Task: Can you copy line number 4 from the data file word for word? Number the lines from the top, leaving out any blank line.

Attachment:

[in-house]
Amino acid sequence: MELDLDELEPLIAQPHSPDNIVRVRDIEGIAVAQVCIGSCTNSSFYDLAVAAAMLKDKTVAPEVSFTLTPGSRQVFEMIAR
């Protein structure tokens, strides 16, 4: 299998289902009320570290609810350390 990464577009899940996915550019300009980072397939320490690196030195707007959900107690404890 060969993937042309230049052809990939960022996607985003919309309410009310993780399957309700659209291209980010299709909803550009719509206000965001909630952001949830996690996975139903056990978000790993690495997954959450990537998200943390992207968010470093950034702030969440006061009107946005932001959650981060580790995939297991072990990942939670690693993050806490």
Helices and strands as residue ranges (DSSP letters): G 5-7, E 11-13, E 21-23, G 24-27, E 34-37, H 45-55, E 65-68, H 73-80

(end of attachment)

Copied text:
Helices and strands as residue ranges (DSSP letters): G 5-7, E 11-13, E 21-23, G 24-27, E 34-37, H 45-55, E 65-68, H 73-80